From: jim <jmd@xxxxxxxxxxxxxxxxxx>
Date: Sat, 20 Feb 1999 10:31:00 +0000
Daniel, I have re-included your comments to which I was responding:
>>Philosophy is not discourse with the dead but the living. Through
>>their work we are in active dialogue with philosophers, their active
>>thinking, active upon us and receptive to our own working positions.
>>The spirit of Socrates e.g. is alive, and kept alive through us living
>>and having dialogue in the spirit in which Socrates practised it.
>That is hilarious! (besides, bad example, Socs didn't produce any
>Did not produce any textual works you mean.
So, in the above quotation you did not mean to refer to "textual works"
particularly? You don't mean the non-textual works as exhibited in their
daily life, do you, like Socrates' views about women (as that view is
suggested by Plato's written work), or Locke's, Hume's, and Kant's
blatantly racist views, or some 'living' philosophers' non-textual views as
expressed in their membership to the National Party here in the UK?
> I am sure Plato, Xenophon and
>so on would not agree that he did not produce any philosophical work.
(An appeal to authority, but ...) That is not what I'm contending. Your
comment suggested to me, that you were referring to 'texts' whose
'authorship' is attributed to a person.
>And I suspect that you do not mean that any philosopher
>really worthy of his salt would commit 'suicide' (accepting Nietzsche's
>interpretation of Socs) if forced by the State to give up doing
>Ad hominem argument.
This is not an ad hominem attack. Although what you have written
suggests so, i do not think that you would put forward this 'standard' as
one that must be met to be worthy of being called 'a philosopher.'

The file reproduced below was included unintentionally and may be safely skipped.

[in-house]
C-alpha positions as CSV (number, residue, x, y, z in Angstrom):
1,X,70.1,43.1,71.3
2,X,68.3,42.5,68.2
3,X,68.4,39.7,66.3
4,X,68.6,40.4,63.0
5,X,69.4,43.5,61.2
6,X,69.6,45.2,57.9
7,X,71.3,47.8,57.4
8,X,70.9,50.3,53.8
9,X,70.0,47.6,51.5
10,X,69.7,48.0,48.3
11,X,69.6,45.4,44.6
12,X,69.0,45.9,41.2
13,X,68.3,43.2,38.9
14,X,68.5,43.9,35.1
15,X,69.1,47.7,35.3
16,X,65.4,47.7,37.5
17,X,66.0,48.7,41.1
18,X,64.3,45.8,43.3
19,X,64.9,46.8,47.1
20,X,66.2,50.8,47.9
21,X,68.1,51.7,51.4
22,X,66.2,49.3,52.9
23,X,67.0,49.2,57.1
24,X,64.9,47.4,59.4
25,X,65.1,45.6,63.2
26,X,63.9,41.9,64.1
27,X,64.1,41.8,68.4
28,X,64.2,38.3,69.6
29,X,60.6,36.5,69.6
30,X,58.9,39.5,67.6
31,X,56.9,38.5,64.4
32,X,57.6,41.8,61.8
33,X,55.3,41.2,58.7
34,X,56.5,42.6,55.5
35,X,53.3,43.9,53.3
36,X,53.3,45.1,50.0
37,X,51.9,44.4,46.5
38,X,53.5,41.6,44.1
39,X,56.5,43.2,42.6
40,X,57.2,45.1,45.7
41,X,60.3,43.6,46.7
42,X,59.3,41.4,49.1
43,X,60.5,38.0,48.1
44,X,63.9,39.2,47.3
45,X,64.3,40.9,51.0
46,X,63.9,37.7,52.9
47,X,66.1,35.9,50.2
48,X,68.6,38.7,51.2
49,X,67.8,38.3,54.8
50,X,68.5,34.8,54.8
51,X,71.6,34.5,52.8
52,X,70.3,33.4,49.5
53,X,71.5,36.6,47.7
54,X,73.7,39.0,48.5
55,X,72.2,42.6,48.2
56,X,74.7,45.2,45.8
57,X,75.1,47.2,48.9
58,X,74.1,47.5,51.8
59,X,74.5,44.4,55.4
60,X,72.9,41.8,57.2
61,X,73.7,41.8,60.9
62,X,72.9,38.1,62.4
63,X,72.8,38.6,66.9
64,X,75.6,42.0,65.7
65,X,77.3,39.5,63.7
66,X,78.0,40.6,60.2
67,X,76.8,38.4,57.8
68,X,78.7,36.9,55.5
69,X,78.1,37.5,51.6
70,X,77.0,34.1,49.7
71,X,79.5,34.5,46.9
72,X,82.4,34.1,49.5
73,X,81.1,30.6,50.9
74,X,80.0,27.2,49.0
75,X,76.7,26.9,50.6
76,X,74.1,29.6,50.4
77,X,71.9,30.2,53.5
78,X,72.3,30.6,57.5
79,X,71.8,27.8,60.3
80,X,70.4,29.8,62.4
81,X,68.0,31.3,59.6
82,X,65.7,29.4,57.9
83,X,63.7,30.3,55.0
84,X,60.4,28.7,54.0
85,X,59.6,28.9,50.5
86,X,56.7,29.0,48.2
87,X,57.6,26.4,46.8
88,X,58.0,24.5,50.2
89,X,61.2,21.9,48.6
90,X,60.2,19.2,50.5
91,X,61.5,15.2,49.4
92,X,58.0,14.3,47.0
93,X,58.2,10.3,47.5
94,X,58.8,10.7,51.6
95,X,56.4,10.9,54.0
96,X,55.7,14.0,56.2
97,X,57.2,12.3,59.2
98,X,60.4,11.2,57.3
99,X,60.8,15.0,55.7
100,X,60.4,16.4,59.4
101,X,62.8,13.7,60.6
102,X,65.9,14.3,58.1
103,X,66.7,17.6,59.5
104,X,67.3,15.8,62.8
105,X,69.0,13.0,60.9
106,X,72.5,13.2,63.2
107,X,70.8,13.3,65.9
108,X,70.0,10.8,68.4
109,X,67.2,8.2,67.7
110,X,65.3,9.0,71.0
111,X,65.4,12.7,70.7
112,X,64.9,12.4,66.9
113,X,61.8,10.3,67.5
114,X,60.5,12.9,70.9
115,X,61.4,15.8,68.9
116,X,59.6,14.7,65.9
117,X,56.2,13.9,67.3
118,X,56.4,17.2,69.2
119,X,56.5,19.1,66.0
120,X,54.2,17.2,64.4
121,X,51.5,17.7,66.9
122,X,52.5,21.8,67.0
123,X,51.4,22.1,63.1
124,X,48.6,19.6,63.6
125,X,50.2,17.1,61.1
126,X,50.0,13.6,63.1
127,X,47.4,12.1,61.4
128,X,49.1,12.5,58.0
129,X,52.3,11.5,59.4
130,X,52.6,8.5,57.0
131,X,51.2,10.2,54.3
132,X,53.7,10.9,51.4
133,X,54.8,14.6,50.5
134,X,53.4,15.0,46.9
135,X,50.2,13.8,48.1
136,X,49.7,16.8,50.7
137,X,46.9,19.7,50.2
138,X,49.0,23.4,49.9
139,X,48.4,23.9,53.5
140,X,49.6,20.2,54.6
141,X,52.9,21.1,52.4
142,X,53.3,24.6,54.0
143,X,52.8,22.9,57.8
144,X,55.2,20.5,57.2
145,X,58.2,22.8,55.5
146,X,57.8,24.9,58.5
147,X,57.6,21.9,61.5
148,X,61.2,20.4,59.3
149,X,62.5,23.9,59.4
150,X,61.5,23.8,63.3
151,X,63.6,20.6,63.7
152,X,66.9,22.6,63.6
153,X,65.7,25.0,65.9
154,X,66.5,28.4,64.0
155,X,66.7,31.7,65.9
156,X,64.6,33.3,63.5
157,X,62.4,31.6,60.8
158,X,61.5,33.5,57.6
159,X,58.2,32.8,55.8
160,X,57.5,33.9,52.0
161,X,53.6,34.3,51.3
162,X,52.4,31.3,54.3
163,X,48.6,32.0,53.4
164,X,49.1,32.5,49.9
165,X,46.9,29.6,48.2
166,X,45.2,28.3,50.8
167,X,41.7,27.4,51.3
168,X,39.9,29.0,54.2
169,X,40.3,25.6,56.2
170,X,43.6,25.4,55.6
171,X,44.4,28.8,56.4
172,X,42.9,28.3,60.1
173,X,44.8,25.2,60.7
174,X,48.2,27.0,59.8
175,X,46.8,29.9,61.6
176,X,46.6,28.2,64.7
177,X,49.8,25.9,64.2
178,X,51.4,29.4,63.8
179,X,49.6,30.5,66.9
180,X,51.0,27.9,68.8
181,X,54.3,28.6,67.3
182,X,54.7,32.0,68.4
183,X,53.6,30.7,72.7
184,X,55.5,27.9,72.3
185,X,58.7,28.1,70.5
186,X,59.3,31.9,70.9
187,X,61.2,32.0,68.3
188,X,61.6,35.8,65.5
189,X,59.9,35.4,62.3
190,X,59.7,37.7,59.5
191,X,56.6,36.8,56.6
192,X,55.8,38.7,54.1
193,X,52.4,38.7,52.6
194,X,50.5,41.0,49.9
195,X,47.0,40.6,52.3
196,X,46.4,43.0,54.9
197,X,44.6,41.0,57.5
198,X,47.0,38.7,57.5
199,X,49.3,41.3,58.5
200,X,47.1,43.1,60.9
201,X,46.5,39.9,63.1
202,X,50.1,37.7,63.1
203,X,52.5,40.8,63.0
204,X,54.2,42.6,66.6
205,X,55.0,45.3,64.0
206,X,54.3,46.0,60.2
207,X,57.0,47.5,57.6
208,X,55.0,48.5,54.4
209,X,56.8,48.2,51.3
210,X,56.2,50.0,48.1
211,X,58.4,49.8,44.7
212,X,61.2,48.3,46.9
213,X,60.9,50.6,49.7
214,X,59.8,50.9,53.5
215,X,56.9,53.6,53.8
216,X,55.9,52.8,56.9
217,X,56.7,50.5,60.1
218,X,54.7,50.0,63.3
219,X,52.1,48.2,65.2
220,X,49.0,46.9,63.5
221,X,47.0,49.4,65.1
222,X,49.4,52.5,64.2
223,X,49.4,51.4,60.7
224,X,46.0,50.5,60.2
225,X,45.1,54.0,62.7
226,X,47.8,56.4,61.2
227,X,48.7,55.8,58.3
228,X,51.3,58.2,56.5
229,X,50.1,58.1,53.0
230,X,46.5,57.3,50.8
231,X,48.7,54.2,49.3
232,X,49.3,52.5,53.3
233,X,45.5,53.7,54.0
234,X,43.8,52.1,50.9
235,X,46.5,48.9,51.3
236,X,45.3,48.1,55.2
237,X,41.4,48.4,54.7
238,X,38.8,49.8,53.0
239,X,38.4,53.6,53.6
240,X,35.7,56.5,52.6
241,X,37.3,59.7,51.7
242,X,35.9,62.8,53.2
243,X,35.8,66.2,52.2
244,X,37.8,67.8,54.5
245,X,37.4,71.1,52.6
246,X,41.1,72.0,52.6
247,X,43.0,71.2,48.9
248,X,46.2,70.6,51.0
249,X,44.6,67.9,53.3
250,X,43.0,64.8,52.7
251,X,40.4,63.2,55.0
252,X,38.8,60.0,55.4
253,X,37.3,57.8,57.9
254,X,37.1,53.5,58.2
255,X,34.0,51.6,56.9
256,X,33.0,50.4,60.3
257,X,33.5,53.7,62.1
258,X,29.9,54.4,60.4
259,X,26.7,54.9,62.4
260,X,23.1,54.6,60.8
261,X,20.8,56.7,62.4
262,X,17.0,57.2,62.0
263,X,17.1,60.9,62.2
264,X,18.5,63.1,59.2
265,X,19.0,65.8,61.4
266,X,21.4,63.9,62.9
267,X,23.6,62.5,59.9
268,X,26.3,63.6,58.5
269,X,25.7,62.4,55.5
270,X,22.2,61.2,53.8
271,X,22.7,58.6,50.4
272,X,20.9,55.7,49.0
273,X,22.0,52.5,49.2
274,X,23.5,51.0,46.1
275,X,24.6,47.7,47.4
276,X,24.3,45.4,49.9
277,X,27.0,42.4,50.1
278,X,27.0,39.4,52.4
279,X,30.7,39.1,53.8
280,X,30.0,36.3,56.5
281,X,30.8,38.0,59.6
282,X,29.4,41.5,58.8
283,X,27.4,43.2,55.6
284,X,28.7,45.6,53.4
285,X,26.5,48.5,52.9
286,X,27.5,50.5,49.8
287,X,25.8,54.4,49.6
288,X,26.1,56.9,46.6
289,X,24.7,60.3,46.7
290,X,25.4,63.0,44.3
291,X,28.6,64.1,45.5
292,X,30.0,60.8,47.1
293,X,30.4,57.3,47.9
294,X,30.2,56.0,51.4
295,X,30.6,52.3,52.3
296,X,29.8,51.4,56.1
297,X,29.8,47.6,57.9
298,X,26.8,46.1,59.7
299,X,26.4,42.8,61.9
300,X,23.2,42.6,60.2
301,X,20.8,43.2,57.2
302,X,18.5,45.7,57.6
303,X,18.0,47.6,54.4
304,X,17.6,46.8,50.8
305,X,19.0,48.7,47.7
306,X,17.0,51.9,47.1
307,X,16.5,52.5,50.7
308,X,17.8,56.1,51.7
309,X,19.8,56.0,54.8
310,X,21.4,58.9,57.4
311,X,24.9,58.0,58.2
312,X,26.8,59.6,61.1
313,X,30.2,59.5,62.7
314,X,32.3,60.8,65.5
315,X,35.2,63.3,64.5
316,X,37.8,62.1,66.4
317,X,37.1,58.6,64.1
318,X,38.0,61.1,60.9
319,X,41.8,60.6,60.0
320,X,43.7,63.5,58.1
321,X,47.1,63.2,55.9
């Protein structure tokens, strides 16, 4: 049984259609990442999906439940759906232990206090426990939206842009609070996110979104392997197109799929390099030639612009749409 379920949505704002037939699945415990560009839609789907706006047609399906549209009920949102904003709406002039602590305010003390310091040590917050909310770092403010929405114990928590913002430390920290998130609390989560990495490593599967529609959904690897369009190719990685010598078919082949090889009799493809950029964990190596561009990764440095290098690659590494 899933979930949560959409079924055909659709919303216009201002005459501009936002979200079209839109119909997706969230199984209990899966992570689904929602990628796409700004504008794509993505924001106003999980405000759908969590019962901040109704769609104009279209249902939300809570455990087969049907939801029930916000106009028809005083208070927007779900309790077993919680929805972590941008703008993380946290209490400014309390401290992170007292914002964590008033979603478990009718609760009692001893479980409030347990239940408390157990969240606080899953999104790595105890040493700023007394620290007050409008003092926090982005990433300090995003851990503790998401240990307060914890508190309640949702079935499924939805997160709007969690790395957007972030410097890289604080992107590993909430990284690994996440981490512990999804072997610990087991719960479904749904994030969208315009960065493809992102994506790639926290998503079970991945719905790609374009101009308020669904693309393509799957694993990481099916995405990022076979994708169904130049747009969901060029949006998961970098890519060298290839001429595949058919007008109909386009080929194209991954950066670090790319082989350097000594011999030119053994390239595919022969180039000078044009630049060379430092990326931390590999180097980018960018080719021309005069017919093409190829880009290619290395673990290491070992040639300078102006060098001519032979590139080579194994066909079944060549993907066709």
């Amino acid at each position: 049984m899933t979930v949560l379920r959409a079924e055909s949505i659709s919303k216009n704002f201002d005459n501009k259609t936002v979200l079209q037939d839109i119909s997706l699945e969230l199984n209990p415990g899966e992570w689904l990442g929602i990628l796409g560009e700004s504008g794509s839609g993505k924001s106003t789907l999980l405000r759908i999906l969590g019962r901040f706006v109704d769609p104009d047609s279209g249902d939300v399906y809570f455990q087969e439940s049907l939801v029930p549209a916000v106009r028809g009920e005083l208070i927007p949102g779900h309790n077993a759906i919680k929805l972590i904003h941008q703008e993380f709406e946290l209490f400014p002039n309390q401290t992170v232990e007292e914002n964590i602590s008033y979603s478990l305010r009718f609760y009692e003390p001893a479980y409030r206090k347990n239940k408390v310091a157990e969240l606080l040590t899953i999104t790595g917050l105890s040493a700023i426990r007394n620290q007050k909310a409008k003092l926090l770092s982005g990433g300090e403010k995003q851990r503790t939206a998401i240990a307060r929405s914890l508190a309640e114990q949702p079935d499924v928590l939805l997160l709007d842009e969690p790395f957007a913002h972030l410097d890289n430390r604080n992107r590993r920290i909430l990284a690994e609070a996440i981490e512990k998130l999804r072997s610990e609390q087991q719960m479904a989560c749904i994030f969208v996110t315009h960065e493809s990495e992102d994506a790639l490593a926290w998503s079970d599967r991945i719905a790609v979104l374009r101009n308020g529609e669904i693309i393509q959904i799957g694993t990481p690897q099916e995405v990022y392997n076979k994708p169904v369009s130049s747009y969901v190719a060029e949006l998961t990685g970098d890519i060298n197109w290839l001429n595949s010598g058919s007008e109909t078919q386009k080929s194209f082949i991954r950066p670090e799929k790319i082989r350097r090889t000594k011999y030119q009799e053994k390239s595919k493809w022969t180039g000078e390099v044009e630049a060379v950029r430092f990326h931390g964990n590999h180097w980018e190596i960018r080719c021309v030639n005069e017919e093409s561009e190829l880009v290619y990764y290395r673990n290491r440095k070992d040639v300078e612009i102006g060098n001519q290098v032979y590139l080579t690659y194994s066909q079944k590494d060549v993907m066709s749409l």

>your comments read like
>the stuff one reads on the back covers of popularizing, paperback
>publications of introductory philosophy texts. Eg, "Through his own
>critical acumen and lively exercise of the Elenchos, Prof Jones brings
>Socrates back to life in our present-day arena of philosophical debate.
>Engage with Socrates yourself as you weigh the great perennial
I would still maintain this assessment of your written claims about
>His [Socrates'] spirit is
>absent from his body but present to all those who practise this way of
>What you have written in the sentence immediately above, is incredibly
>bewitching; it makes philosophy seem like some mystical occult
I would still hold this claim concerning your comment about Soc's 'spirit'
being 'absent from his body', etc. Doesn't that seem occult to you? It
certainly does to me and it would seem so, I venture, to person's with
'philosophical ears', as you put it.
My responses to your claims arise from the question:
To whom are such utterances directed? To whom could these
utterances be 'telling'?
I'm not claiming that they cannot be 'telling'. Rather, I'm asking for
Whom could they be -- asking about the nature of the audience you are
addressing: students in an introductory course, academic practitioners,
...? That was the point of my suggestion -- perhaps, rudely worded, that
your comments were posted to the wrong list.
To be more specific, consider the following quote, for example:
"Let us suppose, then, that we are now asleep, and that all these
particulars, namely, that we open our eyes, move our heads, hold out
our hands, and such like actions, are only false illusions; and let us think
that perhaps our hands and all our body are not as we see them."
Who is this comment addressing? My point is not that this was
fabricated in monologue. But we can envisage these comments as very
appropriately uttered in the context of a magician's show, or as spoken
by a hypnotist, a Rasputin, or a Houdini, .... They are extremeley
obtuse; outrageous from within the purview of the everyday, or at least
outside the confines of a 'kind of show'. But who were the utterances'
intended audience? For these comments to even be a 'philosophical
telling', we (in some sense) 'already' have to have 'severed' ourselves
from our bodies, if you will. (I try to 'read' Heidegger as asking and
providing one answer to the question 'how is such an audience
possible?' When these comments are 'telling'/'speak to us' -- as the
tradition is for us/does to us -- we become accomplices, as it were, in a
misconstrual of the kind of creature that we are ...).
That was the concern behind my question: To whom were you trying to
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